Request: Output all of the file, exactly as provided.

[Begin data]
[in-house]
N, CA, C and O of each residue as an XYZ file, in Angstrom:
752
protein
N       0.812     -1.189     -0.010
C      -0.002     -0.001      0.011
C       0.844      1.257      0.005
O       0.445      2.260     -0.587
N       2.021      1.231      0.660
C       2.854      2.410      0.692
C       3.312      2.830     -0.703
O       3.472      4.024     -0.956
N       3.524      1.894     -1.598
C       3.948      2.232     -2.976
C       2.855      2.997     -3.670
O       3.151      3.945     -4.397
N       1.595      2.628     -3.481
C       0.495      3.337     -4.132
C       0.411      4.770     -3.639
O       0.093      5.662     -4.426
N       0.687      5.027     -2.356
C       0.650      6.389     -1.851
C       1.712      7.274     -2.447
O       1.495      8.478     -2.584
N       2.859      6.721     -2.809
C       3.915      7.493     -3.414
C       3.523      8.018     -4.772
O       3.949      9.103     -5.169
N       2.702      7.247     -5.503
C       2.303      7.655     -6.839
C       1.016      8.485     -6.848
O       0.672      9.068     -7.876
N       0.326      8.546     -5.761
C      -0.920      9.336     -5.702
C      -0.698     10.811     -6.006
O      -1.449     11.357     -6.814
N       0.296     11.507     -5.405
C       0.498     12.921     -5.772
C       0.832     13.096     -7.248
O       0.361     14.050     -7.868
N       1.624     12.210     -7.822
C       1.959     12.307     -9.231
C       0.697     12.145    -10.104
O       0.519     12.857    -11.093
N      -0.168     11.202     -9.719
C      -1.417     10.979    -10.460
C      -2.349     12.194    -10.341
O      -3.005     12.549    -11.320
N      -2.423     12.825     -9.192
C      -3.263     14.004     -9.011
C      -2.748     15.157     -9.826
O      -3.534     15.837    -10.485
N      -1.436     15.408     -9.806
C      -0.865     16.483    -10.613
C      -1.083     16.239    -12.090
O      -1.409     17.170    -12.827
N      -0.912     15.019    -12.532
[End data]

[in-house]
N, CA, C and O of each residue as an XYZ file, in Angstrom:
752
protein
N       0.812     -1.189     -0.010
C      -0.002     -0.001      0.011
C       0.844      1.257      0.005
O       0.445      2.260     -0.587
N       2.021      1.231      0.660
C       2.854      2.410      0.692
C       3.312      2.830     -0.703
O       3.472      4.024     -0.956
N       3.524      1.894     -1.598
C       3.948      2.232     -2.976
C       2.855      2.997     -3.670
O       3.151      3.945     -4.397
N       1.595      2.628     -3.481
C       0.495      3.337     -4.132
C       0.411      4.770     -3.639
O       0.093      5.662     -4.426
N       0.687      5.027     -2.356
C       0.650      6.389     -1.851
C       1.712      7.274     -2.447
O       1.495      8.478     -2.584
N       2.859      6.721     -2.809
C       3.915      7.493     -3.414
C       3.523      8.018     -4.772
O       3.949      9.103     -5.169
N       2.702      7.247     -5.503
C       2.303      7.655     -6.839
C       1.016      8.485     -6.848
O       0.672      9.068     -7.876
N       0.326      8.546     -5.761
C      -0.920      9.336     -5.702
C      -0.698     10.811     -6.006
O      -1.449     11.357     -6.814
N       0.296     11.507     -5.405
C       0.498     12.921     -5.772
C       0.832     13.096     -7.248
O       0.361     14.050     -7.868
N       1.624     12.210     -7.822
C       1.959     12.307     -9.231
C       0.697     12.145    -10.104
O       0.519     12.857    -11.093
N      -0.168     11.202     -9.719
C      -1.417     10.979    -10.460
C      -2.349     12.194    -10.341
O      -3.005     12.549    -11.320
N      -2.423     12.825     -9.192
C      -3.263     14.004     -9.011
C      -2.748     15.157     -9.826
O      -3.534     15.837    -10.485
N      -1.436     15.408     -9.806
C      -0.865     16.483    -10.613
C      -1.083     16.239    -12.090
O      -1.409     17.170    -12.827
N      -0.912     15.019    -12.532